The story of… The man behind the world's most complicated watch



2015-06-26 12:30:29

The story of The man behind the world's most complicated watch

Swiss watchmaker Franck Muller has acquired a big reputation in a very short space of time...

Featuring 1,483 components, 99 jewels and 36 complications, of which 25 are visible, the Franck Muller Aeternitas Mega 4 is a timepiece for the serious watch enthusiast.

The world's most complicated watch took four years to make and includes a unique 1,000 year calendar, known erroneously as the "eternal calendar".

Sold to US watch collector Michael J Gould for $2.7m in 2009, there is continued talk that a second model is in the offing.

The watch has been the pinnacle of Swiss-born Franck Muller's career so far.

Based near the watchmaking capital that is Geneva, the region's beauty is matched only by the watches produced there, and young upstart (in watchmaking terms) Franck Muller is leading the way, producing pricey modern classics that are alsoin great demand.

 The world's most complicated watch

Born in 1958, young Franck enrolled himself in the famed watchmaking school Ecole d'Horlogerie de Genve in 1981, inspiring him to produce his first wristwatches, which contained a movement entirely of his own creation.

Called a "watchmaking genius" by his contemporaries, Muller went on to work for renowned watchmaker Patek Philippe but continued to make his own unique pieces, including a tourbillon in 1983, and a tourbillon with jumping hours in 1986.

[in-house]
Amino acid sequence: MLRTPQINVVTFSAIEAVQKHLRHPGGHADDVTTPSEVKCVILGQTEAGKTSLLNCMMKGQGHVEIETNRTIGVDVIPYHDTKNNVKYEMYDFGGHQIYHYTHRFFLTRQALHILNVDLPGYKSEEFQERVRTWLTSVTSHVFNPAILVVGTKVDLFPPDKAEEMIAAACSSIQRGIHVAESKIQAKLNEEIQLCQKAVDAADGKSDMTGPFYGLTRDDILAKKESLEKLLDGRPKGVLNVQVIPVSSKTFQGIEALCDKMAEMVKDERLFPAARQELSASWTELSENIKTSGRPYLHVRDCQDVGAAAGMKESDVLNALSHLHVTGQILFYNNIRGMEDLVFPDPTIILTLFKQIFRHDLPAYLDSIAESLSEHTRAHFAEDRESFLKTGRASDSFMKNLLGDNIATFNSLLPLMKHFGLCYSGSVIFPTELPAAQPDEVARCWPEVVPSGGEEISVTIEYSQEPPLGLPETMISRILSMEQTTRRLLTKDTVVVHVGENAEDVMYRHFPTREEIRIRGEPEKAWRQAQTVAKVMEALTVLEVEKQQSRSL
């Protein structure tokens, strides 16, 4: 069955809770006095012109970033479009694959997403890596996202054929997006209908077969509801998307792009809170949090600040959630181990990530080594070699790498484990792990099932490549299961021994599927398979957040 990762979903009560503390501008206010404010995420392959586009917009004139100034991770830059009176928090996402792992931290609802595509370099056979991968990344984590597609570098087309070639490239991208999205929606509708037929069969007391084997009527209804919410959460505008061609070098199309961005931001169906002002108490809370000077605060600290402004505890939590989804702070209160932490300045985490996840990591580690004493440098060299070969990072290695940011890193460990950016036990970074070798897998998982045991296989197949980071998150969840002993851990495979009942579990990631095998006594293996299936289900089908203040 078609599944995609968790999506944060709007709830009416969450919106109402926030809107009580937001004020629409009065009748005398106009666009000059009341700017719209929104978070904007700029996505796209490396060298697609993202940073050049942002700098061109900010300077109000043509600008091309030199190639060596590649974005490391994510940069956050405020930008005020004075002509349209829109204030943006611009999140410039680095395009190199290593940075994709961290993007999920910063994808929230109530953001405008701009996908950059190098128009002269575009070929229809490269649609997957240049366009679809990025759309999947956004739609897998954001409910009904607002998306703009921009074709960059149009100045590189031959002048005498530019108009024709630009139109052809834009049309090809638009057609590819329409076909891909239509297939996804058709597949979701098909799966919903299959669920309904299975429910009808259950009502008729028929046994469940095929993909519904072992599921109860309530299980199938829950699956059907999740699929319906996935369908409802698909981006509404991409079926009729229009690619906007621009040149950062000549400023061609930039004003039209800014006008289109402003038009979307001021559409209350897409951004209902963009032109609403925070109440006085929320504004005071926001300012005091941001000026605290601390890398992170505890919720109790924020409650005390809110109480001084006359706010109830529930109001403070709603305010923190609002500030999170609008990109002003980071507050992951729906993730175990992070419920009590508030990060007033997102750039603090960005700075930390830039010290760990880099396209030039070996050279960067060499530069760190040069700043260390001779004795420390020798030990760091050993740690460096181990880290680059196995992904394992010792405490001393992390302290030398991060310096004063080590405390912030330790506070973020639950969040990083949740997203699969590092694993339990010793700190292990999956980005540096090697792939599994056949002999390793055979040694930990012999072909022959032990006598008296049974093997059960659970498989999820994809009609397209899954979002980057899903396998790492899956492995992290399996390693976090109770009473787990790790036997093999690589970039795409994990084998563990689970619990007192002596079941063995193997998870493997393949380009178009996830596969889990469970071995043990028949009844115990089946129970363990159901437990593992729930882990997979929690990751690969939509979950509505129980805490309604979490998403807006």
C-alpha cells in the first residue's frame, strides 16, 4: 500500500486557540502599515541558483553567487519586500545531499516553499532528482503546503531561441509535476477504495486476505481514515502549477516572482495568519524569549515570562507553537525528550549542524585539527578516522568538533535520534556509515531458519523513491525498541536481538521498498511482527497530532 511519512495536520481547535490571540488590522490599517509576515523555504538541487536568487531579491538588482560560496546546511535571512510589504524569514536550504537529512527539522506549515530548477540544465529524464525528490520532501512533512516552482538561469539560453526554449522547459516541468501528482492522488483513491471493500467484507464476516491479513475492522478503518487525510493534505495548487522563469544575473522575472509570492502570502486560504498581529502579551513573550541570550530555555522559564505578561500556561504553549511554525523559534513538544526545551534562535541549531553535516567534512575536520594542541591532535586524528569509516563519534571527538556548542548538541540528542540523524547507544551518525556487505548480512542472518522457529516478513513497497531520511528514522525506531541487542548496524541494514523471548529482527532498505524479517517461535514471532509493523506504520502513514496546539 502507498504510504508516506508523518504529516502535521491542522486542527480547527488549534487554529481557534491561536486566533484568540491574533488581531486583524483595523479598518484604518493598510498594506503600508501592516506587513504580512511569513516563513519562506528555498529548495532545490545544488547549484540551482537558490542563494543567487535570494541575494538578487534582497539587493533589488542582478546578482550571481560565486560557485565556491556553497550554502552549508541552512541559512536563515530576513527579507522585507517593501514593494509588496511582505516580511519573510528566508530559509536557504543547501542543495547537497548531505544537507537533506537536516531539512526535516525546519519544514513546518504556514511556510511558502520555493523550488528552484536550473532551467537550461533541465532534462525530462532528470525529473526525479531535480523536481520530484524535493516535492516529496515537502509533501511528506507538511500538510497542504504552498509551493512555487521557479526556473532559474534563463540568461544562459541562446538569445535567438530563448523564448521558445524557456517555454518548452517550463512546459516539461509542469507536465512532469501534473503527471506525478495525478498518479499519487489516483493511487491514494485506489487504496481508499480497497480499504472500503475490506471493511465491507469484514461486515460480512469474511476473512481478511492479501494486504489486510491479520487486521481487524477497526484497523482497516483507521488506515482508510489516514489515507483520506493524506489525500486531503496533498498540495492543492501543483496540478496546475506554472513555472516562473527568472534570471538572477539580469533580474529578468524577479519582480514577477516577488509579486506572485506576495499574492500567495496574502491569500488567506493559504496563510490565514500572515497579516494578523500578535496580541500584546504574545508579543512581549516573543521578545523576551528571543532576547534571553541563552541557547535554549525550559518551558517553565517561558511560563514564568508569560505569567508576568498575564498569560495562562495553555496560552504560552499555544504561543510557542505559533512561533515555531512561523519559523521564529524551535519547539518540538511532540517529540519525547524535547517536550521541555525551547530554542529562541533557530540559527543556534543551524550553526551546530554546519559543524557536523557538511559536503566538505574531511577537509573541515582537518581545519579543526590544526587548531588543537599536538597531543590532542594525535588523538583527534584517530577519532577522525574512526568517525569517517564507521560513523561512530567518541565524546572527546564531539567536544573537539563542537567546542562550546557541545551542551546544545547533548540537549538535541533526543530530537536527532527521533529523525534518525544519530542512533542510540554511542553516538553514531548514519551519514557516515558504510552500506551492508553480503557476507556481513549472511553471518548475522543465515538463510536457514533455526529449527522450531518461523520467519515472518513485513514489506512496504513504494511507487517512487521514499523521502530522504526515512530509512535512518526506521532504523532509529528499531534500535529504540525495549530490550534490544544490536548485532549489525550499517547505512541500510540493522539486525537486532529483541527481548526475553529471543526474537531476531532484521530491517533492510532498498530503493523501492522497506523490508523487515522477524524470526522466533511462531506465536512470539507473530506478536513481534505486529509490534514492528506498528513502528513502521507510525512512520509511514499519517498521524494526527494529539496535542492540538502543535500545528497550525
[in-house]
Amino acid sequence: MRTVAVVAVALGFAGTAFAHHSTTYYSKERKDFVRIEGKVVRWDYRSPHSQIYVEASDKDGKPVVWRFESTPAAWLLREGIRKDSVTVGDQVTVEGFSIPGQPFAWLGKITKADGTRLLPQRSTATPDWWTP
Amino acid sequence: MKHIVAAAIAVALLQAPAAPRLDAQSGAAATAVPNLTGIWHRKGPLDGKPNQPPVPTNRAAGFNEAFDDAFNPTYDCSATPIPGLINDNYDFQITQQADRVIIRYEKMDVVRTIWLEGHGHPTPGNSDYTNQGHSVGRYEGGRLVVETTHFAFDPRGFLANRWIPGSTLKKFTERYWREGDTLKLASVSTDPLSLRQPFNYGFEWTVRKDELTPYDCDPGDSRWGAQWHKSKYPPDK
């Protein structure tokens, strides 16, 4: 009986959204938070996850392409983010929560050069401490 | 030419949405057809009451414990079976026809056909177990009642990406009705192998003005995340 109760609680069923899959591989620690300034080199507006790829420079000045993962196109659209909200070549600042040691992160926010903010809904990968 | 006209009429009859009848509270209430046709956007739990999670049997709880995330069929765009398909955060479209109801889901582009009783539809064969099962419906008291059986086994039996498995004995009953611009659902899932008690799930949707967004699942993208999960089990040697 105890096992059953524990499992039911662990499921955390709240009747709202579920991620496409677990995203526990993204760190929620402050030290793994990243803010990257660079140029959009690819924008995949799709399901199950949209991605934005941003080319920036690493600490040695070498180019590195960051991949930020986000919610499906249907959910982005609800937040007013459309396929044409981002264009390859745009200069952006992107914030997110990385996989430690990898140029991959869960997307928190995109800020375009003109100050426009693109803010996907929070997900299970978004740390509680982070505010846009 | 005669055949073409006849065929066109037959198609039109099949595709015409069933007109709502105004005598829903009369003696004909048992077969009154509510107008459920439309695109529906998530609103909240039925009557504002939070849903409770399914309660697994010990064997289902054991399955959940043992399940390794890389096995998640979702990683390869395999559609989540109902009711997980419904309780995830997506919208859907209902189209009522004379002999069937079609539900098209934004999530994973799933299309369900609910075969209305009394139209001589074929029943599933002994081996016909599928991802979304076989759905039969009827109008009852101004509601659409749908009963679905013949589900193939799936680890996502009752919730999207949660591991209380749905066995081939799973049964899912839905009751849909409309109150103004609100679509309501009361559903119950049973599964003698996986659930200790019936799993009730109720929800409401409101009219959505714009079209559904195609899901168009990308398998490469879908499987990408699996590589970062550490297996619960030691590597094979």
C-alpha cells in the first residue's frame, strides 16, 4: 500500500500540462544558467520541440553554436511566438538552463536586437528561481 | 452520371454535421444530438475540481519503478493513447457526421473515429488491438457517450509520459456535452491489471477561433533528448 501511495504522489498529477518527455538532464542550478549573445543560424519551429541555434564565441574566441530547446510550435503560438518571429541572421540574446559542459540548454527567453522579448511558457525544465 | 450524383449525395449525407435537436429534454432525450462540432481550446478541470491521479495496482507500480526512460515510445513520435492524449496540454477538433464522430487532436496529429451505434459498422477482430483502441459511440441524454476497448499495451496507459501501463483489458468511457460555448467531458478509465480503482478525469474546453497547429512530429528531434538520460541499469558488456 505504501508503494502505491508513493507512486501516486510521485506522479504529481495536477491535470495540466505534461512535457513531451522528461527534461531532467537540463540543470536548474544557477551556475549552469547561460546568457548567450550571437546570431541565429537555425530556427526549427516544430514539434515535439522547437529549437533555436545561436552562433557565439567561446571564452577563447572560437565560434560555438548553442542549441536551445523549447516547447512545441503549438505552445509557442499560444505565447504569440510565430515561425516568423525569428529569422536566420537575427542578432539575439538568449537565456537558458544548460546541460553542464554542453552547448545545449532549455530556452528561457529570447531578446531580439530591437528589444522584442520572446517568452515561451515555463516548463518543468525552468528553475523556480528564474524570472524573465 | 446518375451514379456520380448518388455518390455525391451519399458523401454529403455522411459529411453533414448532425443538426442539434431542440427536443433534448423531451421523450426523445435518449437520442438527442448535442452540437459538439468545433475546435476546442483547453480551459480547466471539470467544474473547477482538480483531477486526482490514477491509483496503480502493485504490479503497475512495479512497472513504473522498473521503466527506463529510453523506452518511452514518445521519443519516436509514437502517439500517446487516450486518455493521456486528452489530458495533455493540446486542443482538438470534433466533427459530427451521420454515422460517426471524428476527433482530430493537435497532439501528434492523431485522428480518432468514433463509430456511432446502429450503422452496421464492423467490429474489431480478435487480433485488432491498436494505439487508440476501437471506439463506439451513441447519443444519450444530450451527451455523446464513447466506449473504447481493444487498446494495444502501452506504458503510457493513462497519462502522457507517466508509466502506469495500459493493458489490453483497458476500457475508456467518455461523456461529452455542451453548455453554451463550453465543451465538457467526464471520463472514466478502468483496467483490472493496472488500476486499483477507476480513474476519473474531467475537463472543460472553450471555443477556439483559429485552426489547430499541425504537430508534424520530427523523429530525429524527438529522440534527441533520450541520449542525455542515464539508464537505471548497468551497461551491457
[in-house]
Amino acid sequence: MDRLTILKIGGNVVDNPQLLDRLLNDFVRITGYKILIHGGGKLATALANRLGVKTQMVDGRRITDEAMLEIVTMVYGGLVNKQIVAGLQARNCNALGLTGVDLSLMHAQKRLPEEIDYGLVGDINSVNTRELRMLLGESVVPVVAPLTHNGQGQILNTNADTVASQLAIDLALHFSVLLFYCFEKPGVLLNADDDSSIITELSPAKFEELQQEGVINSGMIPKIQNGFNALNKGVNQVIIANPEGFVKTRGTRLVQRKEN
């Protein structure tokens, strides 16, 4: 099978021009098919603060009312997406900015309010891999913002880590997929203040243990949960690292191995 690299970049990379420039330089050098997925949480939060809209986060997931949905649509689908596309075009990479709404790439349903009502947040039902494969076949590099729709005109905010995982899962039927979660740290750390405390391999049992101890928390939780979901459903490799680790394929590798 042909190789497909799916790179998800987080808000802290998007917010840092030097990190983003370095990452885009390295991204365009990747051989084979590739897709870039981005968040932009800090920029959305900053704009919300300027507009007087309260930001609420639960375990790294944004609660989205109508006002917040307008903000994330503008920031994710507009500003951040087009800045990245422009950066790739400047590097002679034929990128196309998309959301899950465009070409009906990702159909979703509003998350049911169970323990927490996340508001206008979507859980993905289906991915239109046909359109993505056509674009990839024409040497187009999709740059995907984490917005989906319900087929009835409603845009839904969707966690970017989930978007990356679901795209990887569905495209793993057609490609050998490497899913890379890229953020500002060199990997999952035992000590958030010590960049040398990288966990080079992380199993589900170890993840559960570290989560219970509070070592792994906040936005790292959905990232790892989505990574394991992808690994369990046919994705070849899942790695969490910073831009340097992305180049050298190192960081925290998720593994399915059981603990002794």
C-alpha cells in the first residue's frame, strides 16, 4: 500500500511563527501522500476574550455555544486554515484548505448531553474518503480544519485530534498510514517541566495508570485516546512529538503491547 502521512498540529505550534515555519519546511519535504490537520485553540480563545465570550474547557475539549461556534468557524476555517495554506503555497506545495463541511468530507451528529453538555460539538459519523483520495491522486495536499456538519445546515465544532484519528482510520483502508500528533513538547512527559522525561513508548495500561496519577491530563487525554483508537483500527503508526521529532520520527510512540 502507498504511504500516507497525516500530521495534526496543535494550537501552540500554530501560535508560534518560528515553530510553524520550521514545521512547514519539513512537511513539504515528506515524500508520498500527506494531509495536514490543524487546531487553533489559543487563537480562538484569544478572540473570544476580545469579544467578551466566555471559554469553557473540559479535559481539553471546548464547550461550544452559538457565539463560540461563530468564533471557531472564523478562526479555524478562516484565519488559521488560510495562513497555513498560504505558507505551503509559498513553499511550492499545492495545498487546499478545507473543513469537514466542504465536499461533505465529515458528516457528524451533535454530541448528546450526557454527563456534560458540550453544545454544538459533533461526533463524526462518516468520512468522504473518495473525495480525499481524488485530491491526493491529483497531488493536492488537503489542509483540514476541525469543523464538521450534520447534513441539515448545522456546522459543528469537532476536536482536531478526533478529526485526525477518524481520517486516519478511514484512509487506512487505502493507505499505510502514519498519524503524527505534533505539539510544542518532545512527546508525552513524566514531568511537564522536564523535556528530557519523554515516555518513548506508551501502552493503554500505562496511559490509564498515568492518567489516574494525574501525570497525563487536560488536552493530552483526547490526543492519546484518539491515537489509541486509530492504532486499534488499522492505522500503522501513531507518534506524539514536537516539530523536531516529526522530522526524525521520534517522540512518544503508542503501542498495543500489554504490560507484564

The natural progression for all this watchmaking excellence was Muller's eponymous company, which he established in 1992.

Since then the company has branched out into jewellery, while still maintaining true to its watchmaking roots.

The hard work is paying off and many celebrities are now proud Franck Muller watch owners, including Demi Moore, Robin Williams and Elton John.

Since 1993 the company has found fame for its world premieres. Each year Franck Muller offers collectors the opportunity to own a timepiece with a never-before-seen feature.

Past world premieres have offered unique split second chronographs and minute repeaters.

This clever marketing ploy ensures that enthusiasts and collectors keep returning each year for the latest pieces, confident that they will become classic collectibles in the future.

We can't wait to see what Franck Muller produces over the next few years.

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